Can Diabetic Retinopathy Lead to Blindness if Untreated?
November is Diabetic Eye Disease Awareness Month, and there's no better time to be proactive about your long-term eye health. Clear, comprehensive eyesight relies on many ocular structures and tissues working in concert, including the crucial but underappreciated blood vessels within the eye. These vessels supply nutrients to various areas, including the retina, which contains light-sensing cells.
Yet, diabetic retinopathy occurs when the blood vessels suffer harm or become blocked, disrupting nutrient circulation. Leaving this condition untreated can lead to glaucoma, macular edema, or a detached retina. Vision loss, dark spots, faded color vision, and eye floaters can also occur.
But diabetic retinopathy may not yield any symptoms in its earlier stages, so early diagnosis through an eye exam is key. And you can schedule an appointment with our experienced ophthalmologists in Birmingham, AL today by contacting us at inVision Ophthalmology Birmingham.
What causes diabetic retinopathy?
Diabetic retinopathy is caused by the various complications caused by diabetes, chief among them the uncontrolled sugars (glucose) that course through the blood. The elevated, persistent increase in sugars results in damage throughout the body.
This microscopic assault occurs throughout all body tissues, including the eyes, which house many tiny, delicate blood vessels essential for supplying nutrients to the ocular structures. And if these vessels incur injury or become blocked, multiple complications can arise. Diabetic retinopathy refers to such damage occurring in the retina at the back of the eye. And since the retina is loaded with light-sensing cells, an injury here can result in vision loss.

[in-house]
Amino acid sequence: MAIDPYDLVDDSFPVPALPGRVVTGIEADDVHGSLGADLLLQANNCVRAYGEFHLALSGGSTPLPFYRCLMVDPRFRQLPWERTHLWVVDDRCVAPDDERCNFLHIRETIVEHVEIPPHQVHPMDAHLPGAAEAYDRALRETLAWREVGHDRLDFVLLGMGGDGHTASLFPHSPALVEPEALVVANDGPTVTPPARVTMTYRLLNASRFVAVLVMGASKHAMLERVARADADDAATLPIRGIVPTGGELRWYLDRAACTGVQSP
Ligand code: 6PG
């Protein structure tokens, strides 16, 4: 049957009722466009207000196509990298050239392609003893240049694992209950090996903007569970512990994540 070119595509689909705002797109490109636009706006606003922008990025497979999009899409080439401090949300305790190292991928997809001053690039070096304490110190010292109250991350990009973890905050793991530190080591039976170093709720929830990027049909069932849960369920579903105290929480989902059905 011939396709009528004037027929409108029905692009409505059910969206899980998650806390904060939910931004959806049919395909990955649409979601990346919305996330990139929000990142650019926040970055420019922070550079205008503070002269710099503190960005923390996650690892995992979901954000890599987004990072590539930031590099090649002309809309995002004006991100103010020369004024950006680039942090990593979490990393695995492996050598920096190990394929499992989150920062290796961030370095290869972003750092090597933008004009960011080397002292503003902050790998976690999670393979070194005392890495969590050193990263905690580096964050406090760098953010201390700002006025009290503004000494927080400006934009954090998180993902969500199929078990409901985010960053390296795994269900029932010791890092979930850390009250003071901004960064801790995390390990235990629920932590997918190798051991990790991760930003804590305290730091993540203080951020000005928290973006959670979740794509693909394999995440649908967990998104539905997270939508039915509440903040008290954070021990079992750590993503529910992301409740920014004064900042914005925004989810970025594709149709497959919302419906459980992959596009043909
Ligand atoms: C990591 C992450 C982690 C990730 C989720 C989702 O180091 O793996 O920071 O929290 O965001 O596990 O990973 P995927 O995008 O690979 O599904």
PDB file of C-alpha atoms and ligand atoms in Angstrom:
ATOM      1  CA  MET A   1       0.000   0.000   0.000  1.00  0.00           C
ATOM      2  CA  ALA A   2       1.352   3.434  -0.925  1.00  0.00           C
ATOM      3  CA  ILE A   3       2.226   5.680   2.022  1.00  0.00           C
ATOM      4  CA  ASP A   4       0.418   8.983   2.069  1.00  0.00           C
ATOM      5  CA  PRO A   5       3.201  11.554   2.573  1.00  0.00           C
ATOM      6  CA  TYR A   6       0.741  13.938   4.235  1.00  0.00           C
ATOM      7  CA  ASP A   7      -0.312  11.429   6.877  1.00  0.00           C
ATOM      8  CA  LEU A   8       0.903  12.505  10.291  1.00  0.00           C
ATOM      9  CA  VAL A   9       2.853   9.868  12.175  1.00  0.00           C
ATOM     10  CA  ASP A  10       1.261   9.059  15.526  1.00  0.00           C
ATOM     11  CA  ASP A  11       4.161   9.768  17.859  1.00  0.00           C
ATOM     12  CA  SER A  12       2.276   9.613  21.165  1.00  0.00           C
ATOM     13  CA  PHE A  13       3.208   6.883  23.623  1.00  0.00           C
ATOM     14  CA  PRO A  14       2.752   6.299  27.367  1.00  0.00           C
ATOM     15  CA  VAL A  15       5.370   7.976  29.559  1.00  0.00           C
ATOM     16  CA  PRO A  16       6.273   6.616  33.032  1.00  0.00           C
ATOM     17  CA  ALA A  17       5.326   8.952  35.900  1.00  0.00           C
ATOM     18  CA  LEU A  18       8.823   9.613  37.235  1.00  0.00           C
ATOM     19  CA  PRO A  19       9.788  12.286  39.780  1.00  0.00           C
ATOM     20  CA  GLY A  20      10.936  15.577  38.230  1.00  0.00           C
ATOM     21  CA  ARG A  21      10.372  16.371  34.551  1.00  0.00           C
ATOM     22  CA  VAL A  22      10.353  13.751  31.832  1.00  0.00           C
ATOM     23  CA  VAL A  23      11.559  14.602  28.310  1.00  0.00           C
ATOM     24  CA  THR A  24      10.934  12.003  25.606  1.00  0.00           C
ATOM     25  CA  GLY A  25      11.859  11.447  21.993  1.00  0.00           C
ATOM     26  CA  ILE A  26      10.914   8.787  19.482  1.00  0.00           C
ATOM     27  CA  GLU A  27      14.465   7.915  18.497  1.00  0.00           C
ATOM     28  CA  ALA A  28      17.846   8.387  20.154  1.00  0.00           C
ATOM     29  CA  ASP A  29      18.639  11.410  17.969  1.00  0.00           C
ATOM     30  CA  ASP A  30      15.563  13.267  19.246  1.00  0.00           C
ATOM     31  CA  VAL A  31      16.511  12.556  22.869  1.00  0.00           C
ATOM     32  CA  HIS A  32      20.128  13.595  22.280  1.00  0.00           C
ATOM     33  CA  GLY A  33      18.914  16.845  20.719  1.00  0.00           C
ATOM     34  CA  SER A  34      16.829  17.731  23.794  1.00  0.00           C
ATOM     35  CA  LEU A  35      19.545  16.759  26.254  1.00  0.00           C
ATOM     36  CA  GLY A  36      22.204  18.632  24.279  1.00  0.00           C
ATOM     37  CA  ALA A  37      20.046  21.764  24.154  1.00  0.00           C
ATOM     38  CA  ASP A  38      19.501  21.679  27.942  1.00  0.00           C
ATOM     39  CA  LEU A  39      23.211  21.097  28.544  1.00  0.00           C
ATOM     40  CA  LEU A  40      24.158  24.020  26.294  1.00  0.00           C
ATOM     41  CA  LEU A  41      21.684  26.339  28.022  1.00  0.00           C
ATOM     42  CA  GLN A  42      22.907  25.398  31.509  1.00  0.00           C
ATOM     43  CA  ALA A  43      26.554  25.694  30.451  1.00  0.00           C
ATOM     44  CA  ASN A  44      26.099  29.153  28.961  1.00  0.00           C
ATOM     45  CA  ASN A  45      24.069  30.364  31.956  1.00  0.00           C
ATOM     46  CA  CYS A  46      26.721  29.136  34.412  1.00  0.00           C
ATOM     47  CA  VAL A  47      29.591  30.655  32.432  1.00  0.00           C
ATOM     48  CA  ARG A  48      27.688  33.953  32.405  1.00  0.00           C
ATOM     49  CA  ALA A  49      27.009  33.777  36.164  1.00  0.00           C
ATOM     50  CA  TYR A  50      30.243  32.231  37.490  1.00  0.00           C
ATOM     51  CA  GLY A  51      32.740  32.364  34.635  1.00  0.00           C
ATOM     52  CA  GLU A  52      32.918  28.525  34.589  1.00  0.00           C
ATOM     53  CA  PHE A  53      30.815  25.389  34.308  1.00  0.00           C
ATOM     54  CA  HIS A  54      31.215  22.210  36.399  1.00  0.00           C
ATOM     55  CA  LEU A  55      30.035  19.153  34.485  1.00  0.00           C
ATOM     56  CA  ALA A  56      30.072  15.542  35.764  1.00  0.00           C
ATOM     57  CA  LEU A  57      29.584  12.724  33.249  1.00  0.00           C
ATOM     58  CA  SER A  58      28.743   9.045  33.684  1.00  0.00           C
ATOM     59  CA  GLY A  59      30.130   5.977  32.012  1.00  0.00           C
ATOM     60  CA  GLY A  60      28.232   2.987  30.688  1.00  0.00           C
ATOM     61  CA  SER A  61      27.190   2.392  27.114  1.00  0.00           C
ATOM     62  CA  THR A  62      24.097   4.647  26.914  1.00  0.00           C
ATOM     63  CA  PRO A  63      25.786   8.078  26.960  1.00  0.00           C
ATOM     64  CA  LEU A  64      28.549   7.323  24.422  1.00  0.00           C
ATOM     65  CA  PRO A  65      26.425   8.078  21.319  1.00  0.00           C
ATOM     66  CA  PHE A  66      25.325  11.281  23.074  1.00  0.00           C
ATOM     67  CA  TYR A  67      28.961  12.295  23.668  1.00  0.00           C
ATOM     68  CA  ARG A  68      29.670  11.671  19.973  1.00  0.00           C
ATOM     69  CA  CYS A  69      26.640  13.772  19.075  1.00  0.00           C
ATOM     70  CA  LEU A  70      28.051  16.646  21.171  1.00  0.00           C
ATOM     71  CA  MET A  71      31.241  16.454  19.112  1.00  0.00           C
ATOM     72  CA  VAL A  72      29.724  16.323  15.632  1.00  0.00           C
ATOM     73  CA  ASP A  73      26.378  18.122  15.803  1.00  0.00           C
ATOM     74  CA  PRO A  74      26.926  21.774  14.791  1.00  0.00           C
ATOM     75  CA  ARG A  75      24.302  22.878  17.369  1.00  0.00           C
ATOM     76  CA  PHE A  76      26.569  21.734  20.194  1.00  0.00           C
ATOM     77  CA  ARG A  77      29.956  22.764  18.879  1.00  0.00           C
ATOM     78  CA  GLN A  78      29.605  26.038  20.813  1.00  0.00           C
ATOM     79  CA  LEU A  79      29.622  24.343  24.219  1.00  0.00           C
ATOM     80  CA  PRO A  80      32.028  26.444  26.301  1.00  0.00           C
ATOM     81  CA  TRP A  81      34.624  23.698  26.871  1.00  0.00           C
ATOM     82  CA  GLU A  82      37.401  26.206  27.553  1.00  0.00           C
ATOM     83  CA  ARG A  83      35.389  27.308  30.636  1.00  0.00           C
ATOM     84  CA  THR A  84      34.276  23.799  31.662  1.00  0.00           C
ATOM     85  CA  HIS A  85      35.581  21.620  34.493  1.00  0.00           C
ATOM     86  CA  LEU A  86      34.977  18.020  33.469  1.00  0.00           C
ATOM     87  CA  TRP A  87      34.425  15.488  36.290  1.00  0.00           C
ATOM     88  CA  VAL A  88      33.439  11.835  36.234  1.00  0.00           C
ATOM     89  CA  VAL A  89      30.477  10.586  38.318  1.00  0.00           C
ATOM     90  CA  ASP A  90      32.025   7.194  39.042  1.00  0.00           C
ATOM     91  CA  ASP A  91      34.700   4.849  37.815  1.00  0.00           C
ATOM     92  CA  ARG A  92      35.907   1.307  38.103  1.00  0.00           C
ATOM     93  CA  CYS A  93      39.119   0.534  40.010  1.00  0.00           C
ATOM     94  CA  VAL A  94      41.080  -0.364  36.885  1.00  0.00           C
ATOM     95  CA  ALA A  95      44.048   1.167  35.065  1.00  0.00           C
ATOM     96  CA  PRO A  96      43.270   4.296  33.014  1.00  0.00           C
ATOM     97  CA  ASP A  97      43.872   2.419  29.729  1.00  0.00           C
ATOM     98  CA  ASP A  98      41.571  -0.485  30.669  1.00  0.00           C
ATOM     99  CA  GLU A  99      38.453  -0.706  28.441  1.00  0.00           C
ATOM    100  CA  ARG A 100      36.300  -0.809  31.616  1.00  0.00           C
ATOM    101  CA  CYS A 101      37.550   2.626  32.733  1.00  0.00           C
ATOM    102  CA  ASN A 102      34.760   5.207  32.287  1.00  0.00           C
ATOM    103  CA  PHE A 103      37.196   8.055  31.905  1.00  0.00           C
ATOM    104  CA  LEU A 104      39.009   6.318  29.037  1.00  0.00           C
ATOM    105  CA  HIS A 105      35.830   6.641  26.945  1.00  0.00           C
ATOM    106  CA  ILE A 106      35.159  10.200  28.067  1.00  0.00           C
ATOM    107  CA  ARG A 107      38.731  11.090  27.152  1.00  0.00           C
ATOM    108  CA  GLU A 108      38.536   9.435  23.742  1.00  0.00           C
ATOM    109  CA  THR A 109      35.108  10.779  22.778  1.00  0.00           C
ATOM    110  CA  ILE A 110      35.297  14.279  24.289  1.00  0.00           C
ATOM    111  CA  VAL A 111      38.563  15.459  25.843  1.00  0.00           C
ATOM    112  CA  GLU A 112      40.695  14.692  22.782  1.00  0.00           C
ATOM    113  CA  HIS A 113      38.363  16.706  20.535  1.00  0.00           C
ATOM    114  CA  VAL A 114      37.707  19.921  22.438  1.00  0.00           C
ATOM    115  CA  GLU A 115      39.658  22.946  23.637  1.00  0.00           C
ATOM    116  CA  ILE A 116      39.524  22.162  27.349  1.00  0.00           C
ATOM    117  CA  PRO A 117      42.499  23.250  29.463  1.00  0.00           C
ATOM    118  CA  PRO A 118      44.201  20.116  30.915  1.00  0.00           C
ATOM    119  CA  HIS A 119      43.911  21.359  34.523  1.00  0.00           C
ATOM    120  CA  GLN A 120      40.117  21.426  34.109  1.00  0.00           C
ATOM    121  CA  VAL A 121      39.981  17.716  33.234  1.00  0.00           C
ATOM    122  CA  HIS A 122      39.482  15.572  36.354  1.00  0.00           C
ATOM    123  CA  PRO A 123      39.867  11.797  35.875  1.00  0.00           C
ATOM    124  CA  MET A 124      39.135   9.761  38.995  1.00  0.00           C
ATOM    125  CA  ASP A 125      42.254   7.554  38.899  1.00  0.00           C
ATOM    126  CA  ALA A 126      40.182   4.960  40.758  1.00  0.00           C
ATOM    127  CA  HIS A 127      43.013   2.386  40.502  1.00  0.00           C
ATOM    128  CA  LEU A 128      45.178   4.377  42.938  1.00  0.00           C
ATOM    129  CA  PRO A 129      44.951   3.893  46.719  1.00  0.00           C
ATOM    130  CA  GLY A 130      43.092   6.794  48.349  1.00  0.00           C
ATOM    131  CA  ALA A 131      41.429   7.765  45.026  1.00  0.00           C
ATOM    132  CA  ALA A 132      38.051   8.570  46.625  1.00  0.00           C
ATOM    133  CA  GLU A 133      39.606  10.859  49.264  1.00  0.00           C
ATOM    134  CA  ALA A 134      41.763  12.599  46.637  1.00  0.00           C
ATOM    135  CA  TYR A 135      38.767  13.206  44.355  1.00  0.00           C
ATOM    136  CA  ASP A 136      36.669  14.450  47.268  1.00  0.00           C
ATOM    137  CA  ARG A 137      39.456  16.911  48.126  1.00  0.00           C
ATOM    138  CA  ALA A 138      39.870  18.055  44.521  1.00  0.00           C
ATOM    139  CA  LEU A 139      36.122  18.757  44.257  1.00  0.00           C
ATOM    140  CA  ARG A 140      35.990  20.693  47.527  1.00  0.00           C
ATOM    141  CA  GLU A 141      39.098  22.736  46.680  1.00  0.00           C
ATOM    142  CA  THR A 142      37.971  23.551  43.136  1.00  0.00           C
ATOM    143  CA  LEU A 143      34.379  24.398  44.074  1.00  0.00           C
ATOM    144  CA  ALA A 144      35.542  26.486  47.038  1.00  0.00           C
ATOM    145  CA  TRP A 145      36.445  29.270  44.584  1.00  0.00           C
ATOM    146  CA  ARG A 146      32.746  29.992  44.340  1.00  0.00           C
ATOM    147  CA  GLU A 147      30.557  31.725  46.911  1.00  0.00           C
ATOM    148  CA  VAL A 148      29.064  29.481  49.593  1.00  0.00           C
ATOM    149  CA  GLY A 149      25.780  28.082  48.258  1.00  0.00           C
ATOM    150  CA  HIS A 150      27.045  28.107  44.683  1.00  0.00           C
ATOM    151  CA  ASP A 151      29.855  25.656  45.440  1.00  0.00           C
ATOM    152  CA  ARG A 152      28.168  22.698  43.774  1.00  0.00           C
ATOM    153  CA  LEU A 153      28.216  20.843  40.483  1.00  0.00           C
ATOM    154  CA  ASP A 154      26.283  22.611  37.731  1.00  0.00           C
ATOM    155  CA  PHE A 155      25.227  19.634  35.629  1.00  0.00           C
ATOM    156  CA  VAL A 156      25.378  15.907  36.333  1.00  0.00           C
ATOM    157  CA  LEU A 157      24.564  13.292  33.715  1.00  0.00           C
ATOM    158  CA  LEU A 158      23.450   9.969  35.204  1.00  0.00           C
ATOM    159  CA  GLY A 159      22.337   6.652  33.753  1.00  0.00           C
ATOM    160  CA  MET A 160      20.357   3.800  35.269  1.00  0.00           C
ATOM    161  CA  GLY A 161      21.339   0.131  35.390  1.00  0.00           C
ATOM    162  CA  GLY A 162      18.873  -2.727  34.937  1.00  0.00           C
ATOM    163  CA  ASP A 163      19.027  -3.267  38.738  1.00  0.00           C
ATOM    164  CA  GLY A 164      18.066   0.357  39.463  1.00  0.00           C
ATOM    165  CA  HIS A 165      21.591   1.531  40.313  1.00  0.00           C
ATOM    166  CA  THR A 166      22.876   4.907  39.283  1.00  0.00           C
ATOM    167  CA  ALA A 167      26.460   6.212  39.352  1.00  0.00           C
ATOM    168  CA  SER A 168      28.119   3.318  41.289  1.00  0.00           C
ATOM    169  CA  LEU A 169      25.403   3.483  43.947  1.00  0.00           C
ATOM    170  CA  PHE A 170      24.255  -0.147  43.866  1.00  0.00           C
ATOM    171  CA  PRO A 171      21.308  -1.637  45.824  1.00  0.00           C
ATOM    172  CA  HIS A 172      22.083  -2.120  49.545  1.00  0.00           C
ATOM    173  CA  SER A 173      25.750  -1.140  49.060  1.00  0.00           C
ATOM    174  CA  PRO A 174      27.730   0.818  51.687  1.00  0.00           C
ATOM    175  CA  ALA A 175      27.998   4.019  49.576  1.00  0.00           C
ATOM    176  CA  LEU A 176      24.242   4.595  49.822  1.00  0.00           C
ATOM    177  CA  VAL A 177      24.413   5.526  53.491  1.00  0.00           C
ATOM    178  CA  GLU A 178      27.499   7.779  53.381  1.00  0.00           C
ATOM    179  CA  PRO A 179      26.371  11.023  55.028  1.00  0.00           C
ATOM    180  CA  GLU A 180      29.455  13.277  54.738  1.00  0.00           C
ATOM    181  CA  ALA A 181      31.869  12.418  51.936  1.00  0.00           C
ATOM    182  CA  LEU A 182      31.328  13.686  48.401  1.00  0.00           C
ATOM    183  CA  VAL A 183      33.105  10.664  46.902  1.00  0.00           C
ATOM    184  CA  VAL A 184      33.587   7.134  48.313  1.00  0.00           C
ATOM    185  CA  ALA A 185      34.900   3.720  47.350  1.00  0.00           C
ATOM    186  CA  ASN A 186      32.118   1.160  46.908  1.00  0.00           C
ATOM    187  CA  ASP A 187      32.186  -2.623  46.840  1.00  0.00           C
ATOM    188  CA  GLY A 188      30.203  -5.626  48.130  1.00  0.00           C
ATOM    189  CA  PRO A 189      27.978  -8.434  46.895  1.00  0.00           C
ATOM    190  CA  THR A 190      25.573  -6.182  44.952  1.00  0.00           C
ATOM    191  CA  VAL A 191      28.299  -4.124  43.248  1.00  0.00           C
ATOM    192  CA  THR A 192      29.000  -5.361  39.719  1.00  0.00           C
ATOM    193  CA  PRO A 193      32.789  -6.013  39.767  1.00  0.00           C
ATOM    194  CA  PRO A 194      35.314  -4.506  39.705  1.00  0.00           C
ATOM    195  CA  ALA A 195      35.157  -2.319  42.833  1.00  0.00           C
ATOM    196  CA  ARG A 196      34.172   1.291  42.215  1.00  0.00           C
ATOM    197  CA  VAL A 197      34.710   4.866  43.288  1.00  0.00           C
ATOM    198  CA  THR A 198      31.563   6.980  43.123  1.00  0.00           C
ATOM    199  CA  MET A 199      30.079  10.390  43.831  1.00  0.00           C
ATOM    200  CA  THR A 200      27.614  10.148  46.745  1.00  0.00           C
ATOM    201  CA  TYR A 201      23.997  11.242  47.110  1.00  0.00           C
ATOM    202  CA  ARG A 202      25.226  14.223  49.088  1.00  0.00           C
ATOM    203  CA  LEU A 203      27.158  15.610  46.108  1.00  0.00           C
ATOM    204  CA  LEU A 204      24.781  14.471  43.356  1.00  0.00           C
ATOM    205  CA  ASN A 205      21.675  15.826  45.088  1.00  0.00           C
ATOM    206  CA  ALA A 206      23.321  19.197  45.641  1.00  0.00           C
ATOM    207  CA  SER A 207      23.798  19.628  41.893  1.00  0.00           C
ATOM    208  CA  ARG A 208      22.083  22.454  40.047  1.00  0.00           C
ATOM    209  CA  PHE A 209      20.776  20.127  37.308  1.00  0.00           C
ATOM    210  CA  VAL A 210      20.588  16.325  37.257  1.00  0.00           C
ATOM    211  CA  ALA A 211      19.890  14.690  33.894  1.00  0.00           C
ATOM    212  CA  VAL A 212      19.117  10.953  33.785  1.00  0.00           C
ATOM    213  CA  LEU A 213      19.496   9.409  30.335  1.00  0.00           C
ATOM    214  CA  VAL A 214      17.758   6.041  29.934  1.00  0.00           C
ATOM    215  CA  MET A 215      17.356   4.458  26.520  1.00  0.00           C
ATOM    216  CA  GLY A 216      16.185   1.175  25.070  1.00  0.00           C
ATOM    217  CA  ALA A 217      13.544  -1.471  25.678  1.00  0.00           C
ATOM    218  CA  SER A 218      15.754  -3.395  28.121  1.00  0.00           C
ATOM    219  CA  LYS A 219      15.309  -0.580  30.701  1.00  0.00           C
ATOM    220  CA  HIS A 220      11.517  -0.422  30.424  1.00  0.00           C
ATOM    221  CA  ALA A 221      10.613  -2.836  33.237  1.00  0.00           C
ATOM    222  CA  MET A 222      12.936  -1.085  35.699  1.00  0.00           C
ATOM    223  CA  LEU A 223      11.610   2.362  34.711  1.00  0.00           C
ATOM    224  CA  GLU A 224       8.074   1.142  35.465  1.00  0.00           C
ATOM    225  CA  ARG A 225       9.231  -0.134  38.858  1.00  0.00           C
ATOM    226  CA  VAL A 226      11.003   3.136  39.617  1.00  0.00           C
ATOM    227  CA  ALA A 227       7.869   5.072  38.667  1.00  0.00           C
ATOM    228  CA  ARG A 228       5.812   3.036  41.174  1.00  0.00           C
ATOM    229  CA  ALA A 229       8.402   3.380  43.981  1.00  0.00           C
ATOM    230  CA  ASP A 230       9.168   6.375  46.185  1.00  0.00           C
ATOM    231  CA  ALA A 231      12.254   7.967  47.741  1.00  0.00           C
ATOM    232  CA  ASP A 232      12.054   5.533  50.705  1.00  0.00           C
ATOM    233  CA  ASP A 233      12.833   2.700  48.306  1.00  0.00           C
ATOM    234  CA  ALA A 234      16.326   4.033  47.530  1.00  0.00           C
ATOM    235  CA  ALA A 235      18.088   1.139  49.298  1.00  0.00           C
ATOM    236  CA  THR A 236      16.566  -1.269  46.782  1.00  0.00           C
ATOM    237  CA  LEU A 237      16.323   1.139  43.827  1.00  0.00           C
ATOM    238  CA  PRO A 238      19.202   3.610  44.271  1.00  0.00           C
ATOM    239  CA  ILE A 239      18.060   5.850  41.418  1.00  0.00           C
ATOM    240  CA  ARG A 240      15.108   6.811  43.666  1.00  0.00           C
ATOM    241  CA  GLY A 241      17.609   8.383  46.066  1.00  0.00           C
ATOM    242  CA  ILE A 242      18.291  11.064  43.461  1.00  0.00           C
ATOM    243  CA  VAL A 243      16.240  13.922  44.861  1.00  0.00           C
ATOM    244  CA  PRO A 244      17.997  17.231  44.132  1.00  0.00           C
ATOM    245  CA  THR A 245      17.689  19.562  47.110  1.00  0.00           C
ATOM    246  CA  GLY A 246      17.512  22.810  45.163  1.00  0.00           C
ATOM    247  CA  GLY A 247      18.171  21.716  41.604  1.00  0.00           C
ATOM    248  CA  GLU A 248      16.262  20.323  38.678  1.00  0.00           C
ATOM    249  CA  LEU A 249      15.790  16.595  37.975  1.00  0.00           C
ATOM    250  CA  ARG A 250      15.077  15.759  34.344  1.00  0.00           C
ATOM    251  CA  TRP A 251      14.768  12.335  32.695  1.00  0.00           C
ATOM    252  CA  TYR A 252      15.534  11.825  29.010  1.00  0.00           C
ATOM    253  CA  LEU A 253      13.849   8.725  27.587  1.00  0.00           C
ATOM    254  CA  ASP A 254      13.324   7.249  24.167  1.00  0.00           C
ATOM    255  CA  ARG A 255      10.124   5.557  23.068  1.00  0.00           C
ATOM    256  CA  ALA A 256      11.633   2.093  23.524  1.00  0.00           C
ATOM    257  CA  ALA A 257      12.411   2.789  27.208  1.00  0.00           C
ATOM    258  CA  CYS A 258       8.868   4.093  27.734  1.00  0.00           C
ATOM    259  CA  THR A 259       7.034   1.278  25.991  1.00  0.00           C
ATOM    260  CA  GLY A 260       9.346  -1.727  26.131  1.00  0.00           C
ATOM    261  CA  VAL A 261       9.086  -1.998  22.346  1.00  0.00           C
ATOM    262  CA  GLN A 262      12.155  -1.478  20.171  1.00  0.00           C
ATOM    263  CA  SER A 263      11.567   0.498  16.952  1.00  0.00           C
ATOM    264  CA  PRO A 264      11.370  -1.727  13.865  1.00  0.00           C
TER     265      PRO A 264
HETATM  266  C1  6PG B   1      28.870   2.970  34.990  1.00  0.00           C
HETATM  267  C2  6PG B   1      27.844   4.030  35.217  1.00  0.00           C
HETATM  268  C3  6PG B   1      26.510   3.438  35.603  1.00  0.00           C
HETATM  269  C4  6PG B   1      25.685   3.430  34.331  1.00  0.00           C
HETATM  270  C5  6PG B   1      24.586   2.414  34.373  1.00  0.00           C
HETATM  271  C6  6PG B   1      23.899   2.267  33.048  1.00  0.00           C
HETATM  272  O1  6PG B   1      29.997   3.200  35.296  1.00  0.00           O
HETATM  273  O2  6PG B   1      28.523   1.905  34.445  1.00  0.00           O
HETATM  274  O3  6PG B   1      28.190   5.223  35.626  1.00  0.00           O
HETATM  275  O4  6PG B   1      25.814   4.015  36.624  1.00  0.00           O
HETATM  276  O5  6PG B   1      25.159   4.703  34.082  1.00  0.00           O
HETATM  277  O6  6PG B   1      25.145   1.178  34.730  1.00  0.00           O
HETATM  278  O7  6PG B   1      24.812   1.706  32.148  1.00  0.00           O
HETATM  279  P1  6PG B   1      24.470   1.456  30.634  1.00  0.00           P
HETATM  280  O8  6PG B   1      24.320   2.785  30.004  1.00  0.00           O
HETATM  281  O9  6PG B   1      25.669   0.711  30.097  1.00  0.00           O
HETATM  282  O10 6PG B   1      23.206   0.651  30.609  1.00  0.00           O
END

Can diabetic retinopathy lead to blindness if untreated?
If diabetic retinopathy is left untreated, it can result in blindness. As the retina's light-sensing cells are damaged, progressive vision loss occurs. Unfortunately, this vision loss is permanent, so the most effective strategy is to seek treatment as soon as possible. This is why it's so important to schedule routine eye exams, so we can detect this condition as early as possible and help you achieve an optimal outcome with proper, timely management strategies.
Because even though diabetic retinopathy has no cure and is a lifelong condition, we're eager to offer you various options to maintain your eye health and stave off vision loss. In its earlier stages (called non-proliferative), there may not be any symptoms, which increases the importance of seeking regular eye care to prevent as much diabetic damage as possible.
During these formative stages, we may achieve positive results simply through diabetes management. Yet, in the later stages (proliferative), patients may begin noticing blurriness, eye floaters, loss of visual acuity, and fading colors. During this proliferative stage, surgical procedures or laser treatments may be necessary.
Make the most of Diabetic Eye Disease Awareness Month
A proper treatment strategy can go a long way toward helping you preserve as much of your eyesight and ocular health as possible in Birmingham, AL. Your first step is a comprehensive, detail-attentive eye exam with our experienced ophthalmologists. Because diabetic retinopathy may not be evident until it starts causing irreversible damage and vision loss, being proactive is of the utmost importance.
And there's no better time than now, as November is Diabetic Eye Disease Awareness Month. So please get in touch today at inVision Ophthalmology Birmingham.